WASHINGTON -- White House officials publicly dismissed Vice President Al Gore's $300 billion tax-cut plan yesterday as merely a document for his presidential campaign and not a serious legislative proposal for consideration in the tax debate on Capitol Hill.
The White House strongly indicated that as aides prepare to do battle with Republicans over the size and scope of a tax cut, they have no intention of adding Gore's proposals to the mix.
"As the vice president will continue to do, he is laying out ideas for where he will want to take the country when he assumes office in 2001," said Joe Lockhart, President Clinton's spokesman. "But, I mean, there should be no doubt that the president's budget is [the one] up there" on Capitol Hill.
But those blunt public words masked a belief that Gore's proposal could become the foundation for a compromise position on taxes, at least among fractured Democrats. Gene Sperling, the chairman of the president's National Economic Council, said last night that Gore's tax package -- unveiled Friday with little fanfare -- could be a bridge between the White House and Capitol Hill.
"If there comes to be some point where we needed a unified Democratic position, the vice president would have laid out a good starting point to work from," Sperling said.
A different approach
Gore caused some consternation in the White House last week by proposing a plan significantly different from Clinton's. Under the Gore initiative, the president's proposed retirement savings program would be pared back by at least $100 billion to make room for expanded education savings accounts, tax relief for married couples and a permanent extension of the research and development tax credit for private industry.
Where Clinton stresses targeted tax cuts intended largely to promote saving and draw more people into the work force, Gore hits on themes that may have more resonance on the campaign trail, such as education and the "marriage penalty."
"What the vice president has laid out are ideas that will be helpful in producing a compromise," said Gore's chief of staff, Ron Klain.
Some White House aides publicly contradicted that notion yesterday. One White House aide who asked not to be named characterized Gore as "inserting himself into the debate" on taxes.
Another aide, Maria Echaveste, a deputy chief of staff for Clinton, hinted that Gore's plan was more a political platform than a serious legislative proposal.
"He's running for office," she said of Gore. "He's got to lay out the direction he wants to take the country."
But Sperling said the plan may be the White House's best hope of salvaging some of its tax proposals. Clinton has repeatedly asserted that his proposed tax cuts -- totaling about $250 billion over 10 years -- would be a more fiscally prudent alternative to the $792 billion Republican plan he has vowed to veto.
But the centerpiece of the Clinton proposal -- a retirement savings program dubbed Universal Savings Accounts -- has failed to gain much support, even among Democrats on Capitol Hill. Under the proposal, about $33 billion a year would be taken from the federal budget surplus and used to create individual retirement accounts. Taxpayers could invest that federal seed money as they choose. And savings from lower-income taxpayers would be matched by the government.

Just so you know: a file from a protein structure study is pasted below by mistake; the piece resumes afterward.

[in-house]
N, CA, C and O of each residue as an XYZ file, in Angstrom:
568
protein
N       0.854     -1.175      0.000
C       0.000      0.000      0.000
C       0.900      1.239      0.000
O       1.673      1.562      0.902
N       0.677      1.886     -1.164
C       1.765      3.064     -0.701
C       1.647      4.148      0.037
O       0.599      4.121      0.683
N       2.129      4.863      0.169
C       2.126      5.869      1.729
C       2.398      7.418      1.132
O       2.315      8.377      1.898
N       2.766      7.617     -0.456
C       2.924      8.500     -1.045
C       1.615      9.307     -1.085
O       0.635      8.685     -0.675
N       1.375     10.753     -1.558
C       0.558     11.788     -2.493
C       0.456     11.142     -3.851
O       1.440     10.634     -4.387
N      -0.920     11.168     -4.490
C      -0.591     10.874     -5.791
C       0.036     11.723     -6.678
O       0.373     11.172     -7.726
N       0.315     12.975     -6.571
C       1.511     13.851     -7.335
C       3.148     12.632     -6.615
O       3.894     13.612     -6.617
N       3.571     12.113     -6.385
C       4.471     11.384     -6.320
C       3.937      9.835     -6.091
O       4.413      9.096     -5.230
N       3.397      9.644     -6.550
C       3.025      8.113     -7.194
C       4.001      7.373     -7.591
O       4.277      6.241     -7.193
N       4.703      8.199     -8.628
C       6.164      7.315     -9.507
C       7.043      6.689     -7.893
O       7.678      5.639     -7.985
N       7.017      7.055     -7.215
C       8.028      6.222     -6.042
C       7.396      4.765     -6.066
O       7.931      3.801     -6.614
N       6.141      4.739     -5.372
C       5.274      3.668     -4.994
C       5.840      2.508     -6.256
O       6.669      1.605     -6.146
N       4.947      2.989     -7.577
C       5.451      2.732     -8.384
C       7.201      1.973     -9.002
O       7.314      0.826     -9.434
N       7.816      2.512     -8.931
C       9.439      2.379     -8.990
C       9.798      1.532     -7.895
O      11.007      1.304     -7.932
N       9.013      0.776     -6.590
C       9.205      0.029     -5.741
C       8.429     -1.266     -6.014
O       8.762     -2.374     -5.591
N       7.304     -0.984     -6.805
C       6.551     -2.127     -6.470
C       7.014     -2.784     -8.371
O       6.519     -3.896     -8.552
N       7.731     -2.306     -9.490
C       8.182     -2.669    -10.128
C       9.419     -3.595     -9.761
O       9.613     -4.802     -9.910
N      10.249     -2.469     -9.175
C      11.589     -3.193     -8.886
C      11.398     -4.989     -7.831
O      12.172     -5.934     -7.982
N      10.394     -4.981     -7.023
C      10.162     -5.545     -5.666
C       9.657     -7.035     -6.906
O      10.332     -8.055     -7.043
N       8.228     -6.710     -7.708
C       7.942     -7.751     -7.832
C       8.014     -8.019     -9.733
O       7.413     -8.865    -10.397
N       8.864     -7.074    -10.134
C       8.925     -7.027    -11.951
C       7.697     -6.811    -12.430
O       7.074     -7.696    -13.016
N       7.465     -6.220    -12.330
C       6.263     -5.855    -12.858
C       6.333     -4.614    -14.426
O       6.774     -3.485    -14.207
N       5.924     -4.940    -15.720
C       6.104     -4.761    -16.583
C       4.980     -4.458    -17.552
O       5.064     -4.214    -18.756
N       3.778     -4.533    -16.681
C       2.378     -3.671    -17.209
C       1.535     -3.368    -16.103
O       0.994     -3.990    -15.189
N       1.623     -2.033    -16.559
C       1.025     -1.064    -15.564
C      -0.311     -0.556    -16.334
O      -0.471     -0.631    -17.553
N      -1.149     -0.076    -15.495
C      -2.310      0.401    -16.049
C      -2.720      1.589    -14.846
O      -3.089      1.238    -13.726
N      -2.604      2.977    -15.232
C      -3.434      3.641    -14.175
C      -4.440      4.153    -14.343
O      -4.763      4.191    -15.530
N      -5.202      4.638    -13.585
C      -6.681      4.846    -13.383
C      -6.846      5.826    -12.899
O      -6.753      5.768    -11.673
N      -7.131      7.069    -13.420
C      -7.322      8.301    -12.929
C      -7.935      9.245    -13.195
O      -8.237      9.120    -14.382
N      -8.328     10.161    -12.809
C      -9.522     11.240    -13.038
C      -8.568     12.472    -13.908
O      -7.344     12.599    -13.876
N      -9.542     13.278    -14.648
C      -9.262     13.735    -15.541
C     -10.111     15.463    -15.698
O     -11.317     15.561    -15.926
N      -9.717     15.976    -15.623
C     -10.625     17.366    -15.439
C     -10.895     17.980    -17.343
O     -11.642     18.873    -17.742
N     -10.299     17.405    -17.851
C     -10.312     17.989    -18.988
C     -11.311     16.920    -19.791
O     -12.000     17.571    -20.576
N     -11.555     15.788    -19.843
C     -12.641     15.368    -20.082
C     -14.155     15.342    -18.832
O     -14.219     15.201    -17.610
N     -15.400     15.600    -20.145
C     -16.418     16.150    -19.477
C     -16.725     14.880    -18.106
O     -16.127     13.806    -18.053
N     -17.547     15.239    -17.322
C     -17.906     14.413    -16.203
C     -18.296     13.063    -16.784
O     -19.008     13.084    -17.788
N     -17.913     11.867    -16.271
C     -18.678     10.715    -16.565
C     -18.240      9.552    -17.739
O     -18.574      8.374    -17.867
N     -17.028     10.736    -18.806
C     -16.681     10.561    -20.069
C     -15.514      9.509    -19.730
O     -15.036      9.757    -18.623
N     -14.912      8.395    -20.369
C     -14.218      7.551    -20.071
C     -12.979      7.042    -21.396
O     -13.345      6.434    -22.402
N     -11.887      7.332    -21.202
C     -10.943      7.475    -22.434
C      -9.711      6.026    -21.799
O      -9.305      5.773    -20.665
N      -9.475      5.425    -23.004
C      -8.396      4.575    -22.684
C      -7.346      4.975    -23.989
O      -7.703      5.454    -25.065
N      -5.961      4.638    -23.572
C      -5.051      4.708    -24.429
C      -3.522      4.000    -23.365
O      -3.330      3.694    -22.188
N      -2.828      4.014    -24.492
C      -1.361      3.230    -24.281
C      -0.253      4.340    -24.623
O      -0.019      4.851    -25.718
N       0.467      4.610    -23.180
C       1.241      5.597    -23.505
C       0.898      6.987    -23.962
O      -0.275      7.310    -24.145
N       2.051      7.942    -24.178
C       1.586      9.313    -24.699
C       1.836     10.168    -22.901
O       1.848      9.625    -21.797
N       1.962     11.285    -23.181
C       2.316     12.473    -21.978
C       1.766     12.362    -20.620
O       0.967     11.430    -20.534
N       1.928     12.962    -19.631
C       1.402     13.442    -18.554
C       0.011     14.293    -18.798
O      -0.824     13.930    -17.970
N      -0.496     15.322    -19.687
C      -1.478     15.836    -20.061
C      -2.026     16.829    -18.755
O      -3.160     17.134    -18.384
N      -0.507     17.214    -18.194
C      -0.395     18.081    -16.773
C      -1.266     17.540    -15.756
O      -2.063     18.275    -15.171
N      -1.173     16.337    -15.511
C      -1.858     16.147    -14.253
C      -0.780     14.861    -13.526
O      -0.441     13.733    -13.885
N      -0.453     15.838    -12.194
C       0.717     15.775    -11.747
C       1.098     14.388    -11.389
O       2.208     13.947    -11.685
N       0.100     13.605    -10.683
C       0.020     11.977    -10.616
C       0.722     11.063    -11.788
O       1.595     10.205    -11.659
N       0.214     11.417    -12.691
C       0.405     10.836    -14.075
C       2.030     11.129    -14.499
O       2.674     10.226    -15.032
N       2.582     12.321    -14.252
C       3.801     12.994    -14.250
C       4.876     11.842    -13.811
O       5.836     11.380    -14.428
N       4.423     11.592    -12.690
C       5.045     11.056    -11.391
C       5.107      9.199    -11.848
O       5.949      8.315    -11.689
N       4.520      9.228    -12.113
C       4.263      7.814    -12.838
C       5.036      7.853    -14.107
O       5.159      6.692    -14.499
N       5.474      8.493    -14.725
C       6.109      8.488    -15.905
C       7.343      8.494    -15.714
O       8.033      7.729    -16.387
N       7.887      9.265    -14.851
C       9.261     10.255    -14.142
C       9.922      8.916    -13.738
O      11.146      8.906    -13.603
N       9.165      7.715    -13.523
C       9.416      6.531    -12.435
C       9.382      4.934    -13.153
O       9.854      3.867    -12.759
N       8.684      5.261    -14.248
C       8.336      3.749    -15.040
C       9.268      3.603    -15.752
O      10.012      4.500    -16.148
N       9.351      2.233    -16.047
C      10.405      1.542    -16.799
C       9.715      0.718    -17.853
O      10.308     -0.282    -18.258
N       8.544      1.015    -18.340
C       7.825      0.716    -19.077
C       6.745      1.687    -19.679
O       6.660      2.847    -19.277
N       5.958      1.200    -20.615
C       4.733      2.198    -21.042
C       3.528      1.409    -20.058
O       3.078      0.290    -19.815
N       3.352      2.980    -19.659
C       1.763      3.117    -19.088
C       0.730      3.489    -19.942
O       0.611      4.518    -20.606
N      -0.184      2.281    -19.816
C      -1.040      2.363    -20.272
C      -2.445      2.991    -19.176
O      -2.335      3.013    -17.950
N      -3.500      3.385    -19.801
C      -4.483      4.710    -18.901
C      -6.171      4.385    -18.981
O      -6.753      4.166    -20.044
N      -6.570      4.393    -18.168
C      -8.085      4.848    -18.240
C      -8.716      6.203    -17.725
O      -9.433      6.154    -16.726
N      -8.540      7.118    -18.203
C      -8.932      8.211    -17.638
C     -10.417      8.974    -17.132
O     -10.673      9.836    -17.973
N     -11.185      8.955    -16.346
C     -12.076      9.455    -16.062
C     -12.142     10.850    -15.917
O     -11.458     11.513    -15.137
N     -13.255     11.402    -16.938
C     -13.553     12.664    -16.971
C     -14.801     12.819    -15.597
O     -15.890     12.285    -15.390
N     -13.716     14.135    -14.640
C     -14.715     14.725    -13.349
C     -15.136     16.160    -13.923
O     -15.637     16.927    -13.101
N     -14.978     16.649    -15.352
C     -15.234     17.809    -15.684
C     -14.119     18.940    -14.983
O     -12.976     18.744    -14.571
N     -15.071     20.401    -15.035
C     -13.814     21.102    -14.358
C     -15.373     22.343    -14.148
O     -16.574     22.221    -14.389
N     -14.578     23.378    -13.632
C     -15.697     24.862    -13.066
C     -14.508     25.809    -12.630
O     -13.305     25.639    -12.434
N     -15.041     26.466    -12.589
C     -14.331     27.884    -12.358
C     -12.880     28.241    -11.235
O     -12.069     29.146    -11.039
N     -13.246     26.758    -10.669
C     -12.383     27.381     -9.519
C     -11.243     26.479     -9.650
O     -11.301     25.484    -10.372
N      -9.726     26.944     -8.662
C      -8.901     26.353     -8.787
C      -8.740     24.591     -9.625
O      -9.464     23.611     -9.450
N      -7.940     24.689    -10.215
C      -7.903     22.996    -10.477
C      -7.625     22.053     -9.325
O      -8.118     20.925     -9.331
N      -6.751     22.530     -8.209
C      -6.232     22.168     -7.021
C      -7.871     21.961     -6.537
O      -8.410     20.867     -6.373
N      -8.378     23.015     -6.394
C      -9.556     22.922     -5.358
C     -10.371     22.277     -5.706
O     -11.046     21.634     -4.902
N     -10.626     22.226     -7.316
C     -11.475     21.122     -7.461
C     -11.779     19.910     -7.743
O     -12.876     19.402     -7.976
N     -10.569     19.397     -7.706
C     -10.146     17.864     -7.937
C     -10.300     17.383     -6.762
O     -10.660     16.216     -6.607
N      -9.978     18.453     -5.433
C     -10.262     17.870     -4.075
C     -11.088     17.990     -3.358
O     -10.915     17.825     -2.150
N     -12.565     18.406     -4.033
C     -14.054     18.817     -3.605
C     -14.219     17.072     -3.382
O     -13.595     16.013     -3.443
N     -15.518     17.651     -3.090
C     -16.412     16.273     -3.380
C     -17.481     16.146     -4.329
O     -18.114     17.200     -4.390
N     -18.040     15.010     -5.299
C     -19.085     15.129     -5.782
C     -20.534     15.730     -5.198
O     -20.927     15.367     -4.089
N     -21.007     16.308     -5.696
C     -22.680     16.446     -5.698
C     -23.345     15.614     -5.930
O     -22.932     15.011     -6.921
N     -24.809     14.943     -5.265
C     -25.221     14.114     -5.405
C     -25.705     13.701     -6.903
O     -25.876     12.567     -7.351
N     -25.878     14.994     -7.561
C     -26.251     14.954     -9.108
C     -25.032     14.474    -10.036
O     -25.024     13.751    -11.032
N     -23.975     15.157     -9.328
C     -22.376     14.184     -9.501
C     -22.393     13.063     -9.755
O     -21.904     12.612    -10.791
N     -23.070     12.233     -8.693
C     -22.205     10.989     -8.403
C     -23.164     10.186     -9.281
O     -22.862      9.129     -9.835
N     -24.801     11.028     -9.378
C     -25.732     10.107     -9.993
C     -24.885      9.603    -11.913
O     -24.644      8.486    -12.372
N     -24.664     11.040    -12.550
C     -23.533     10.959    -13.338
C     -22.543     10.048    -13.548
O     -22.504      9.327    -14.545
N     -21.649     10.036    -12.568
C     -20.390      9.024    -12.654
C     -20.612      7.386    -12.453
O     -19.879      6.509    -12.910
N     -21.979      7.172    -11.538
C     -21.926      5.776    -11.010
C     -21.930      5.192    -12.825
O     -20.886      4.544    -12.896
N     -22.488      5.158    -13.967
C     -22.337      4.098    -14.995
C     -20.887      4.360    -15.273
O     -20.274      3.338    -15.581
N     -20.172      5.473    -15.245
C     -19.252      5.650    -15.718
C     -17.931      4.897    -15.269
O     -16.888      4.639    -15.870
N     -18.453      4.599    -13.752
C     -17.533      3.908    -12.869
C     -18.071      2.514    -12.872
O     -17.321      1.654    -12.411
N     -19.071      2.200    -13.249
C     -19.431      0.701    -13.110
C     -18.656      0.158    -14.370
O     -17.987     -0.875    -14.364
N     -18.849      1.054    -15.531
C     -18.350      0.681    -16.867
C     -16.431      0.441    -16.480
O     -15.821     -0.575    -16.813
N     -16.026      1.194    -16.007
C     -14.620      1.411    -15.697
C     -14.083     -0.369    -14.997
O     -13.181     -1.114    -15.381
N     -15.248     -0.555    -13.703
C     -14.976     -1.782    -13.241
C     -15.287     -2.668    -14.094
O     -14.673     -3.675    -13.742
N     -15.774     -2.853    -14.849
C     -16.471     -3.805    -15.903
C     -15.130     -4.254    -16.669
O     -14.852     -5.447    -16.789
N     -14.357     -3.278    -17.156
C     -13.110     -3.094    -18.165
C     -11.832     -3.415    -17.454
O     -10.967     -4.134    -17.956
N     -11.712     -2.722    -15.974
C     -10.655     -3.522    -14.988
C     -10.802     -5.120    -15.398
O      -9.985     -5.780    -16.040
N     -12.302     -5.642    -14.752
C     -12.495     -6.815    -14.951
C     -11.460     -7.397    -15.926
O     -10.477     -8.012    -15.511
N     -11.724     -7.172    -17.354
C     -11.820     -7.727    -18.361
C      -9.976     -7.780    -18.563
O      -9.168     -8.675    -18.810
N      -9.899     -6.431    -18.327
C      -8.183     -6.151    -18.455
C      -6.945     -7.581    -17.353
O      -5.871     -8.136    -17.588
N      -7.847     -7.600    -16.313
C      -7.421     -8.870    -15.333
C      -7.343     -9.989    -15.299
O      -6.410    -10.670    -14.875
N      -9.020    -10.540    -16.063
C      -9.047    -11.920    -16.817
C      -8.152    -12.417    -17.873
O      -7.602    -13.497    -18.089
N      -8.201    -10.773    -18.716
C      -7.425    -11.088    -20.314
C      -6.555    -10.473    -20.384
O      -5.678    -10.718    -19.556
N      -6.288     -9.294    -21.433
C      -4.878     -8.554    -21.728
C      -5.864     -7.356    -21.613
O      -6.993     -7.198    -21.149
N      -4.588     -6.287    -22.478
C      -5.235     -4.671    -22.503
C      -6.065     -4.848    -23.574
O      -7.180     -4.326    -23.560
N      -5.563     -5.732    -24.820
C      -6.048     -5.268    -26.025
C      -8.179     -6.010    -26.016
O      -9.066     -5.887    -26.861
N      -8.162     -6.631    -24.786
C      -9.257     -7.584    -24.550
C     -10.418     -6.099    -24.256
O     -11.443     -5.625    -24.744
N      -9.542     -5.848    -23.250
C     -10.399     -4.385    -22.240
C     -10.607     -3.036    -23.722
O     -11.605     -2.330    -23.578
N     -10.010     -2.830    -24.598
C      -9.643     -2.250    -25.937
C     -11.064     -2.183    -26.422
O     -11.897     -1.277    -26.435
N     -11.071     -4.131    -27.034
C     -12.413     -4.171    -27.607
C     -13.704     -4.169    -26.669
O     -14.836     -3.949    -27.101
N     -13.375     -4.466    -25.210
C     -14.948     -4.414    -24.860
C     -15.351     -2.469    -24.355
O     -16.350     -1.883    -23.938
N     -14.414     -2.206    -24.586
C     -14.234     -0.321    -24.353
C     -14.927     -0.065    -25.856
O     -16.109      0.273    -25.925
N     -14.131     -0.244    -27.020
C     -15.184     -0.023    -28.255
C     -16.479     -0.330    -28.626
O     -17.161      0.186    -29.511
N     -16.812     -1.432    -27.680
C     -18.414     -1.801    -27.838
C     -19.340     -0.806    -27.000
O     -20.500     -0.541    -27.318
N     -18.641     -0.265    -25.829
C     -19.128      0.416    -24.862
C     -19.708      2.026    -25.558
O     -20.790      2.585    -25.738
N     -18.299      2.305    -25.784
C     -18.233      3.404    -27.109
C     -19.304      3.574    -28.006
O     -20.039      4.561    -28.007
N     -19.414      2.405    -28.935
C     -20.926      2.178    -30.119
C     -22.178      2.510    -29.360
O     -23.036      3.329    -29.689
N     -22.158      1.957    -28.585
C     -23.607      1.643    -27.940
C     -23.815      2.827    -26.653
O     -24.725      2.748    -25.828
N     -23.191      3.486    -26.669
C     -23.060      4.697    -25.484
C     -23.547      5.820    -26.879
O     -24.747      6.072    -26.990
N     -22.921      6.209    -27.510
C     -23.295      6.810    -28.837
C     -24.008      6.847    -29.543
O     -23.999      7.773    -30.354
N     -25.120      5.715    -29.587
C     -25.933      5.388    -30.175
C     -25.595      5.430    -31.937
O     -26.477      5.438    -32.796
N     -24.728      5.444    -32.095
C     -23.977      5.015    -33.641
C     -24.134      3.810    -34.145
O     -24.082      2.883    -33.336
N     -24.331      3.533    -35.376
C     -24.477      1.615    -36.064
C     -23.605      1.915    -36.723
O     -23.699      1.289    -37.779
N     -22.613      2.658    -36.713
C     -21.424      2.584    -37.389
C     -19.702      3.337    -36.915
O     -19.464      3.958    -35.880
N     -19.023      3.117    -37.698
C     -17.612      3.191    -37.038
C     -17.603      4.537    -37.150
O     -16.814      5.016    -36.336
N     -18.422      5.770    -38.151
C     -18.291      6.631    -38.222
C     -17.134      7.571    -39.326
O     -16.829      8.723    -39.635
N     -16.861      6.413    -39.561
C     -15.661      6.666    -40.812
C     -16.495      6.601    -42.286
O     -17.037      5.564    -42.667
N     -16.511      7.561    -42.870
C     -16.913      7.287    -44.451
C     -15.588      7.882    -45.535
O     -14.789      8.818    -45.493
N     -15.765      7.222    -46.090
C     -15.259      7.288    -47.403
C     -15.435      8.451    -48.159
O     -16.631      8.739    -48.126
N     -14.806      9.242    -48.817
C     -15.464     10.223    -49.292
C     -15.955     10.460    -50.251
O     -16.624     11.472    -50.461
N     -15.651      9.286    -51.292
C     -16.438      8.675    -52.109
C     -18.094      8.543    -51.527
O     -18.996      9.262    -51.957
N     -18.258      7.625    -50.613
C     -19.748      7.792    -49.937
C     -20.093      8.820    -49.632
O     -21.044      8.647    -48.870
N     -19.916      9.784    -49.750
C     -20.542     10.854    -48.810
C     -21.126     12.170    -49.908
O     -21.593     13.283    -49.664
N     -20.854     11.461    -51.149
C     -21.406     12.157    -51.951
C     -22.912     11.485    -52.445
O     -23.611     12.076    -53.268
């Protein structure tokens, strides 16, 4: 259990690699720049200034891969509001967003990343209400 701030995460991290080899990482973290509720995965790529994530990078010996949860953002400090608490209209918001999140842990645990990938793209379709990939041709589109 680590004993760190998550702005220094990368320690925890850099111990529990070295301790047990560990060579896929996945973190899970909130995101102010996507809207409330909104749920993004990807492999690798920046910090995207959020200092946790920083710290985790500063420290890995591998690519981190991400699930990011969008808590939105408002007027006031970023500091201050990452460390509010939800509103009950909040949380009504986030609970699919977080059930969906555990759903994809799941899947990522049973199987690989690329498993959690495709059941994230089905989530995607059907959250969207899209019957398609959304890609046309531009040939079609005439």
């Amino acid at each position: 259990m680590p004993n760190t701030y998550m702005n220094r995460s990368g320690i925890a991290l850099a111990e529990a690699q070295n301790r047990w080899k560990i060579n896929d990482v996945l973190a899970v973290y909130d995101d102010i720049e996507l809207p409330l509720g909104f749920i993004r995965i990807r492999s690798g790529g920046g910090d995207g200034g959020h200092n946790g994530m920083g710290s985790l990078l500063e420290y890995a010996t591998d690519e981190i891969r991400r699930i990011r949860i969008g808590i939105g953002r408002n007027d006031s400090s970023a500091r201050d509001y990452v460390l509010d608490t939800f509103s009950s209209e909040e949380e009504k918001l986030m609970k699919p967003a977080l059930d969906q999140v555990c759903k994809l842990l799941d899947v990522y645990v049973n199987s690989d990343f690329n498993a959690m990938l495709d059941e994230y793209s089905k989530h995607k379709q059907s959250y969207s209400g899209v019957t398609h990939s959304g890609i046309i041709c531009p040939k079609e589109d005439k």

When a group of Senate Democrats drafted their own tax plan, they ignored the Universal Savings Accounts.
Tom Daschle, the Senate Democratic leader, conceded yesterday that Clinton's proposed savings accounts have yet to get off the ground.
"People don't understand it, and they have too many competing options," the South Dakota Democrat said.
Gore pointedly called for modifying the accounts, scaling them back and phasing them in slowly.
"The vice president believes that to get the USA accounts passed by Congress, they're clearly going to have to be part of a tax package that has other things as well," Klain said.
Clinton has other proposals, from tax credits for child care and stay-at-home parents to tax relief for families burdened by long-term health care costs.
But Gore has cast those proposals aside. Instead, he wants to expand existing tax-deferred education savings accounts from a $500 maximum annual contribution to a $2,500 maximum. The accounts would also be available for use by adults 30 or older who seek further education and training.
Under the vice president's plan, lower-income married couples who save up to $500 a year in their education accounts would receive a tax credit of up to $250.
That proposal would cost about $20 billion over 10 years.
Gore also proposed eliminating the "marriage penalty" for middle-income couples by raising the standard deduction by $1,400 to make it equal to the standard deductions of two individuals who are not married. He would also raise the amount that married couples could earn and still qualify for the earned-income tax credit.
Those proposals would cost $65 billion over 10 years.
Finally, Gore proposed making permanent the research and development tax credit, which Congress extends each year. That would cost $20 billion.
Though it may grate on some in the White House, Gore's split-the-difference approach has merit, Sperling said, since it takes the most cherished part of the Senate Democratic plan -- a marriage penalty fix -- and combines it with the most cherished part of the Clinton plan -- the USA accounts.
If Democrats on Capitol Hill had embraced Clinton's savings accounts, Gore's proposal to scale them back would have rankled, Sperling said, but the White House now has to be realistic about compromising.
Pub Date: 8/05/99